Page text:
• Image Credit: Jeep
  • Image Credit: Jeep
  • Image Credit: Jeep
  • Image Credit: Jeep
  • Image Credit: Jeep
  • Image Credit: Jeep
  • Image Credit: Jeep
  • Image Credit: Jeep
  • Image Credit: Jeep

"Fiat Chrysler remains committed to producing vehicles in Toledo and anticipates employment to remain at current levels."

The future of the iconic Jeep Wrangler in Toledo, OH, remains uncertain after a meeting Thursday between Fiat Chrysler CEO Sergio Marchionne and Ohio government leaders.

Marchionne met with Ohio officials at Chrysler headquarters in Auburn Hills, MI, after his comments at the Paris Motor Show last week started a firestorm in the northwestern Ohio city. He said the next-generation Wrangler would likely shift to an aluminum body, which could require moving production from its longtime home in Toledo.

If the iconic Jeep were to move to another factory, Chrysler has already confirmed it will continue to build vehicles at the Toledo complex and maintain employment levels there. The site also currently makes the Jeep Cherokee.

In a statement to Autoblog, Chrysler said: "It was a productive meeting that helped further the understanding of all parties. It is important to emphasize that Fiat Chrysler remains committed to producing vehicles in Toledo and anticipates employment to remain at current levels. The parties have agreed to meet again in short order."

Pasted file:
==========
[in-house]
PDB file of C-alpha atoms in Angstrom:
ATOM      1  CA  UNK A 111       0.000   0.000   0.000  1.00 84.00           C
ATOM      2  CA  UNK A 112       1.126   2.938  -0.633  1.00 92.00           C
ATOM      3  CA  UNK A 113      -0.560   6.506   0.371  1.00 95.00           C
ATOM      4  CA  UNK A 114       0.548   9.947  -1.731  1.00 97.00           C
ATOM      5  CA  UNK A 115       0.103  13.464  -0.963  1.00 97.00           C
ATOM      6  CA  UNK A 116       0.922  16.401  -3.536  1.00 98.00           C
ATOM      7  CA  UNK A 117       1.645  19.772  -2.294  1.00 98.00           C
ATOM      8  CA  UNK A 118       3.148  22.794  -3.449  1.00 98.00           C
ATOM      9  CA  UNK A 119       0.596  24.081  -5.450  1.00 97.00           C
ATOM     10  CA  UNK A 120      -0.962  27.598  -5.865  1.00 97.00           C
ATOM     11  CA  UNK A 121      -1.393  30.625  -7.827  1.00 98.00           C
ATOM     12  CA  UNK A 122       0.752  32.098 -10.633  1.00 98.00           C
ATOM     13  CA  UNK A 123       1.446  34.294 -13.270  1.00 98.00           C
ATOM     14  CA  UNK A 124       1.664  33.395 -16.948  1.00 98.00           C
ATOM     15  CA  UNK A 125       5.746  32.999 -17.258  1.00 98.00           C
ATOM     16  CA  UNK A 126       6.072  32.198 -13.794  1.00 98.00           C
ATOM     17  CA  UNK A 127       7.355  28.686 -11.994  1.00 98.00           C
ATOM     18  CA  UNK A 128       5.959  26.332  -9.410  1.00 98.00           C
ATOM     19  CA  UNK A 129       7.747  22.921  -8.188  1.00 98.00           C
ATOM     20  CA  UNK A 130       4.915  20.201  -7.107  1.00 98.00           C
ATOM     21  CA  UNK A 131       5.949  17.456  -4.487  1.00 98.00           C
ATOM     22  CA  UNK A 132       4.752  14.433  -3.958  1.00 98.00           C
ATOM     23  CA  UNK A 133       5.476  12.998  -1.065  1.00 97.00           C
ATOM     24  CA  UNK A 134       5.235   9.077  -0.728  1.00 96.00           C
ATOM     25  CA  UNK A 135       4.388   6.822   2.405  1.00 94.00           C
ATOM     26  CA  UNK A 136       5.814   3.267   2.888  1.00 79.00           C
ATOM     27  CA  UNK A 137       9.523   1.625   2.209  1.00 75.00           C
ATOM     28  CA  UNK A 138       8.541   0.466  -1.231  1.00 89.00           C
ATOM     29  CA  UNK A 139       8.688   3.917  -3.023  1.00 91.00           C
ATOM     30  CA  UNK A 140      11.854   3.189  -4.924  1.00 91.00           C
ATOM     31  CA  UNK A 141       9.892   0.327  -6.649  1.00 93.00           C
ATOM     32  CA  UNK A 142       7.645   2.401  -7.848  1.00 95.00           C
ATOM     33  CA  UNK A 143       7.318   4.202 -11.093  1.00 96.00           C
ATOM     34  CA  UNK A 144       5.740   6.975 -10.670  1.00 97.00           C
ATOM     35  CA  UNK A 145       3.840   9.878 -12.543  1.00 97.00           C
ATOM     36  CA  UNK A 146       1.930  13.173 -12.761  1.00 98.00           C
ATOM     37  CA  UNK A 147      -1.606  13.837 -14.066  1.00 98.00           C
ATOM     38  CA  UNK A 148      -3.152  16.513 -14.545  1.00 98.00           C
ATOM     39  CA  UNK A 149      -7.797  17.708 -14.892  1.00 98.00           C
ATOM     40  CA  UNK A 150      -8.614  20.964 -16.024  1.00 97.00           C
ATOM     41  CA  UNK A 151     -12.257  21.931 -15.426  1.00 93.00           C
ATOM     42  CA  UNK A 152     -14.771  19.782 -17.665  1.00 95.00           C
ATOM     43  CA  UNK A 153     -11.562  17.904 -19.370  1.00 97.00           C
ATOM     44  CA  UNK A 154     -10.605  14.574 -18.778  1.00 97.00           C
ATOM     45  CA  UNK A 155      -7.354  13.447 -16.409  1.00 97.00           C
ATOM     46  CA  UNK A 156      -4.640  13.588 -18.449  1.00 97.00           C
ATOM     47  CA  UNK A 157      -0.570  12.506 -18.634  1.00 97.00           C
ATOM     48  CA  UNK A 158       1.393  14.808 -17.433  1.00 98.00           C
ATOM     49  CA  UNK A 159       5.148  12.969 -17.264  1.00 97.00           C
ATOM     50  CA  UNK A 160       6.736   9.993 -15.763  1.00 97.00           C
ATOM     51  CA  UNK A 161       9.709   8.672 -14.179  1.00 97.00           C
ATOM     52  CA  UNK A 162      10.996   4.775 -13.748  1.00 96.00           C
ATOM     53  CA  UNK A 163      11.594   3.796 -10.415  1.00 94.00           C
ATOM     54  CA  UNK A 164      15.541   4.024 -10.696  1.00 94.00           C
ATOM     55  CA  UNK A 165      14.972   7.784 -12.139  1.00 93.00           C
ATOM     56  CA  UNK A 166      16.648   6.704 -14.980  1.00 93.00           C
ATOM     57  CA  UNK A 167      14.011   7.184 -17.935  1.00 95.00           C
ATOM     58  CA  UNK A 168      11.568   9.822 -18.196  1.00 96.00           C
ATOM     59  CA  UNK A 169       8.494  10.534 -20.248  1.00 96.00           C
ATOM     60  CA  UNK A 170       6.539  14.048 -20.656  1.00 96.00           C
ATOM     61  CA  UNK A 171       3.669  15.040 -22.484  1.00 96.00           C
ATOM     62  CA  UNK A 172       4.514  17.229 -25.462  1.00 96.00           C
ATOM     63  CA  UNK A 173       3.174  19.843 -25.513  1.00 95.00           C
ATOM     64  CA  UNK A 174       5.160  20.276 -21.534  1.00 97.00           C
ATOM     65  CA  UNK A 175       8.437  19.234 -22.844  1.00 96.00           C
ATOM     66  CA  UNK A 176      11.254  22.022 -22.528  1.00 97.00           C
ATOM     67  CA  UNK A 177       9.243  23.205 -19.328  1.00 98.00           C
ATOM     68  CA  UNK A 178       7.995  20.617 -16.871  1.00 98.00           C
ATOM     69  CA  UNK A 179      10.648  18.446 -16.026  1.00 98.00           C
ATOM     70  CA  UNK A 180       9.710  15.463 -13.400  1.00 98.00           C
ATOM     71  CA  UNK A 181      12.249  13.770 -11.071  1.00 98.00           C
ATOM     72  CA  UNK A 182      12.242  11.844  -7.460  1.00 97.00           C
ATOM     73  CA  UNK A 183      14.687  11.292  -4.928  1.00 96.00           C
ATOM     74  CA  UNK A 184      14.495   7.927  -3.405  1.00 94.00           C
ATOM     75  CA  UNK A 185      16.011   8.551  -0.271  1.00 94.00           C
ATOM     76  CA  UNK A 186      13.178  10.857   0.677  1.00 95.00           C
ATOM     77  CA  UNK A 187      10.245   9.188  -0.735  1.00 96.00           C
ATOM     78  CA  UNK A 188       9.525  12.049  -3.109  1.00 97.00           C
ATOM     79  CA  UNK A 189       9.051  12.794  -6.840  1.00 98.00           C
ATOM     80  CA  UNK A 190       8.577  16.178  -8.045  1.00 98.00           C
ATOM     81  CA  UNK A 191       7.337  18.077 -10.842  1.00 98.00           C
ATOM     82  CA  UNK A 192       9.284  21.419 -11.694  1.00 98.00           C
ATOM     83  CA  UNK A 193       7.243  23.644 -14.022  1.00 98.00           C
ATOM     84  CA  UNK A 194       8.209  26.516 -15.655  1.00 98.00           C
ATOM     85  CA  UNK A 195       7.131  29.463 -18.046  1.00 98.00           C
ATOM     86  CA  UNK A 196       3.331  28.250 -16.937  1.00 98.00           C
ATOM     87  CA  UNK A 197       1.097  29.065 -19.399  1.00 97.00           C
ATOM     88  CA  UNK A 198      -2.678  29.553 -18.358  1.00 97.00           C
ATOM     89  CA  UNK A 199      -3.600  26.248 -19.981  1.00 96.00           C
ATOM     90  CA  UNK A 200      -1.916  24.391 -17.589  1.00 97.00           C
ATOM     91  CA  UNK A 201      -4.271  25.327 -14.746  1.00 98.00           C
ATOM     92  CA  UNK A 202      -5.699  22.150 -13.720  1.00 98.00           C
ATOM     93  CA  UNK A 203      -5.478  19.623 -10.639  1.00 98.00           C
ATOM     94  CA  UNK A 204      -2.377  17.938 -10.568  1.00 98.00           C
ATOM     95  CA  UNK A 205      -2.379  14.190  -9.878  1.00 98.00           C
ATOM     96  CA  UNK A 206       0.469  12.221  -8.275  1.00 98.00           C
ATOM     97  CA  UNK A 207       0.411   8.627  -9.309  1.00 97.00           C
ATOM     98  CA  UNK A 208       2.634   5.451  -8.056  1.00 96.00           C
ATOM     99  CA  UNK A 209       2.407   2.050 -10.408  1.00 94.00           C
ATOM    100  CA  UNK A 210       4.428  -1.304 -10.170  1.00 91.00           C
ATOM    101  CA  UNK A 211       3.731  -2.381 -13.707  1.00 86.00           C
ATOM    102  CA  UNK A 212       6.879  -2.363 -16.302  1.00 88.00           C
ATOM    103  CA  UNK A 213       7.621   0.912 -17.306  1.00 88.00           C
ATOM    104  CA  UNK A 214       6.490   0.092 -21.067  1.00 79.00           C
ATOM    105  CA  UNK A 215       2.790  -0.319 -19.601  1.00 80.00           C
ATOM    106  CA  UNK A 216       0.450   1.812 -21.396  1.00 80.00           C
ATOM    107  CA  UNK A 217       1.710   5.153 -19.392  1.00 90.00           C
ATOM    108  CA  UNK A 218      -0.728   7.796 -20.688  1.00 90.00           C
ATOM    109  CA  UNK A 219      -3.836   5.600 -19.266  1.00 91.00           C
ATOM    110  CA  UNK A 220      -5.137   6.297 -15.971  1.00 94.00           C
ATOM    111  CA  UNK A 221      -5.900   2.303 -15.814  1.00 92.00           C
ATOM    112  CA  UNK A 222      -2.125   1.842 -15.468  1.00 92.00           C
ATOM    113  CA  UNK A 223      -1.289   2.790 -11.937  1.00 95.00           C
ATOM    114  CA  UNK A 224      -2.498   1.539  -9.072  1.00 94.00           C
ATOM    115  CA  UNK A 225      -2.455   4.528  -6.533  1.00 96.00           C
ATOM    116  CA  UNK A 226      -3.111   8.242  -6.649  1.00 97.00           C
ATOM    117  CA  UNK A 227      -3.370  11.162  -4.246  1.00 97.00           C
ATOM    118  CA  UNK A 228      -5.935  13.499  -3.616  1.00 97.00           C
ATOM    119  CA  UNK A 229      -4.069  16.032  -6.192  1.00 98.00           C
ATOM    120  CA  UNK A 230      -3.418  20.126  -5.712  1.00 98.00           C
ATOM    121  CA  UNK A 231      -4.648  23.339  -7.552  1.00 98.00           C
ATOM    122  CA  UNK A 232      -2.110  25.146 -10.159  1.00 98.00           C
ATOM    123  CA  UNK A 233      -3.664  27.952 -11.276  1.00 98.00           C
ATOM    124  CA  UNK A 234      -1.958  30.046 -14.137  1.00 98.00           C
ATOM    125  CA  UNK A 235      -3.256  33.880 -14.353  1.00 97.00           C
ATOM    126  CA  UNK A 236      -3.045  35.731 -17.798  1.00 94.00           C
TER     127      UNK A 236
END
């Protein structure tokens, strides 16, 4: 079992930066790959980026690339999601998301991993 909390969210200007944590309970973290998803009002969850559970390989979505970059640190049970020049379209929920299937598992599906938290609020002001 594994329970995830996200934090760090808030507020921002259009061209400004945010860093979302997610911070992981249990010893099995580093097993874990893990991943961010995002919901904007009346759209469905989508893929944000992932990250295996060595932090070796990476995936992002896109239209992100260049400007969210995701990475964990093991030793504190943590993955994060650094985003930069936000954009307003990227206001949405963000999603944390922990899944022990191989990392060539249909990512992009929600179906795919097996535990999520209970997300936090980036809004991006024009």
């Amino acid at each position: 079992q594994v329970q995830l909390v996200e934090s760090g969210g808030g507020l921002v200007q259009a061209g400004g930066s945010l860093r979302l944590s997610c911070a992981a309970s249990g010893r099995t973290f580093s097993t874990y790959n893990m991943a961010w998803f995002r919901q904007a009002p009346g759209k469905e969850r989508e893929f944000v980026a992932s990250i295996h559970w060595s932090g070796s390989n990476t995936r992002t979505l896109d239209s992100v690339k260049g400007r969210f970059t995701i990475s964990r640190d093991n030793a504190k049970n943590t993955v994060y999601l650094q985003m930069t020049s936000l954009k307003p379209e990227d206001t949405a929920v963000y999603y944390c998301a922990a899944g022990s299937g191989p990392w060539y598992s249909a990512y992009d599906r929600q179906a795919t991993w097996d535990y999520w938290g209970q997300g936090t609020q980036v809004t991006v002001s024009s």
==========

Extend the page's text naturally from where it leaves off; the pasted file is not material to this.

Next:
Toledo Mayor Michael Collins, who led the delegation that included Ohio economic development officials and leaders from the governor's office, said in a statement that the business case for building the Wrangler in Toledo was "discussed at great length," and that future meetings with Chrysler will "embrace a full range of opportunities."

He added: "the city is focused on retaining the Wrangler in Toledo."

Relocating Wrangler production has become a hot-button issue in the wake of Marchionne's comments. Toledo has made Jeeps and their ancestors since 1941, when it began production of the Willys MB for the Allied war effort. The vehicle is widely credited for its instrumental role in America's victory in World War II, and a prominent veterans memorial with a restored 1942 Willys military vehicle was unveiled at the site in May.

The Toledo complex dates to 1910, when it was a Willys-Overland factory. It now employs 5,078 workers and spans 3.64-million square feet.


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